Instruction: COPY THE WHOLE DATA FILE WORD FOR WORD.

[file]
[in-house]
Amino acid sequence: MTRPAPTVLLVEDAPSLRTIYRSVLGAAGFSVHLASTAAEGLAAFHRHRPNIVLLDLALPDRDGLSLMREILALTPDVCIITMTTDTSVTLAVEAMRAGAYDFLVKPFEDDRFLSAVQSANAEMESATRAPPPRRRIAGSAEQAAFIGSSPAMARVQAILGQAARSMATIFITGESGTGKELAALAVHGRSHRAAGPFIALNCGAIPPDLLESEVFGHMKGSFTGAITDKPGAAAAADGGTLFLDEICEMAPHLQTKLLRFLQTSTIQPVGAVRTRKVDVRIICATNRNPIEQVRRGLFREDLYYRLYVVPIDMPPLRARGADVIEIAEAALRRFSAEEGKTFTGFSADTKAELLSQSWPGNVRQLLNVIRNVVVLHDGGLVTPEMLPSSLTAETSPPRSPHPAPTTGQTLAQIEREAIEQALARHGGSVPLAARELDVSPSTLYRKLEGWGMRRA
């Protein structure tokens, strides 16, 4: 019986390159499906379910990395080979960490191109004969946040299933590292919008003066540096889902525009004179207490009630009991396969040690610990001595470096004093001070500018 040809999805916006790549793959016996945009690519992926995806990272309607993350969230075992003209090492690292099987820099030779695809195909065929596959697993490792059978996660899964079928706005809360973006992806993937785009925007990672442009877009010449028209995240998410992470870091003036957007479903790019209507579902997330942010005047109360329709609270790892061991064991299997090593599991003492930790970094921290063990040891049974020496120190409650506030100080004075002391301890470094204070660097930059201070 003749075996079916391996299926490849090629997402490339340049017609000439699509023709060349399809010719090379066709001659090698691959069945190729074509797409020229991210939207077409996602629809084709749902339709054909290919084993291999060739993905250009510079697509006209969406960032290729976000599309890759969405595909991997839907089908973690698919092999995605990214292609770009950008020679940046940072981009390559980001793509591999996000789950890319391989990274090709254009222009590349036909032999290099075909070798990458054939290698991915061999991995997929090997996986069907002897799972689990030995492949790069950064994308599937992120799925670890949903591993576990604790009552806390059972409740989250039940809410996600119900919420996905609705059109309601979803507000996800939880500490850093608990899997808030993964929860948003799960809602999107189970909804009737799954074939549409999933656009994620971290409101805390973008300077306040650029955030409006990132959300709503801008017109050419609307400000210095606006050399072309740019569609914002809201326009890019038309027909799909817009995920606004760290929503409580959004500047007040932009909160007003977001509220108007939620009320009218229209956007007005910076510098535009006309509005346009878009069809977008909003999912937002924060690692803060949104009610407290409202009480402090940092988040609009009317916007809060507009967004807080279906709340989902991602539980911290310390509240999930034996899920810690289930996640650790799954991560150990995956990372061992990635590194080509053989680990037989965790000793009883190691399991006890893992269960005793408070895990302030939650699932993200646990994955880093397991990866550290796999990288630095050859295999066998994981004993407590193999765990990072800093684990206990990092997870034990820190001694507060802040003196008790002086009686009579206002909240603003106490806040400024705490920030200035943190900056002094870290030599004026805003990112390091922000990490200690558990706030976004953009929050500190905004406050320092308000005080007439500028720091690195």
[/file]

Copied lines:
[in-house]
Amino acid sequence: MTRPAPTVLLVEDAPSLRTIYRSVLGAAGFSVHLASTAAEGLAAFHRHRPNIVLLDLALPDRDGLSLMREILALTPDVCIITMTTDTSVTLAVEAMRAGAYDFLVKPFEDDRFLSAVQSANAEMESATRAPPPRRRIAGSAEQAAFIGSSPAMARVQAILGQAARSMATIFITGESGTGKELAALAVHGRSHRAAGPFIALNCGAIPPDLLESEVFGHMKGSFTGAITDKPGAAAAADGGTLFLDEICEMAPHLQTKLLRFLQTSTIQPVGAVRTRKVDVRIICATNRNPIEQVRRGLFREDLYYRLYVVPIDMPPLRARGADVIEIAEAALRRFSAEEGKTFTGFSADTKAELLSQSWPGNVRQLLNVIRNVVVLHDGGLVTPEMLPSSLTAETSPPRSPHPAPTTGQTLAQIEREAIEQALARHGGSVPLAARELDVSPSTLYRKLEGWGMRRA
């Protein structure tokens, strides 16, 4: 019986390159499906379910990395080979960490191109004969946040299933590292919008003066540096889902525009004179207490009630009991396969040690610990001595470096004093001070500018 040809999805916006790549793959016996945009690519992926995806990272309607993350969230075992003209090492690292099987820099030779695809195909065929596959697993490792059978996660899964079928706005809360973006992806993937785009925007990672442009877009010449028209995240998410992470870091003036957007479903790019209507579902997330942010005047109360329709609270790892061991064991299997090593599991003492930790970094921290063990040891049974020496120190409650506030100080004075002391301890470094204070660097930059201070 003749075996079916391996299926490849090629997402490339340049017609000439699509023709060349399809010719090379066709001659090698691959069945190729074509797409020229991210939207077409996602629809084709749902339709054909290919084993291999060739993905250009510079697509006209969406960032290729976000599309890759969405595909991997839907089908973690698919092999995605990214292609770009950008020679940046940072981009390559980001793509591999996000789950890319391989990274090709254009222009590349036909032999290099075909070798990458054939290698991915061999991995997929090997996986069907002897799972689990030995492949790069950064994308599937992120799925670890949903591993576990604790009552806390059972409740989250039940809410996600119900919420996905609705059109309601979803507000996800939880500490850093608990899997808030993964929860948003799960809602999107189970909804009737799954074939549409999933656009994620971290409101805390973008300077306040650029955030409006990132959300709503801008017109050419609307400000210095606006050399072309740019569609914002809201326009890019038309027909799909817009995920606004760290929503409580959004500047007040932009909160007003977001509220108007939620009320009218229209956007007005910076510098535009006309509005346009878009069809977008909003999912937002924060690692803060949104009610407290409202009480402090940092988040609009009317916007809060507009967004807080279906709340989902991602539980911290310390509240999930034996899920810690289930996640650790799954991560150990995956990372061992990635590194080509053989680990037989965790000793009883190691399991006890893992269960005793408070895990302030939650699932993200646990994955880093397991990866550290796999990288630095050859295999066998994981004993407590193999765990990072800093684990206990990092997870034990820190001694507060802040003196008790002086009686009579206002909240603003106490806040400024705490920030200035943190900056002094870290030599004026805003990112390091922000990490200690558990706030976004953009929050500190905004406050320092308000005080007439500028720091690195």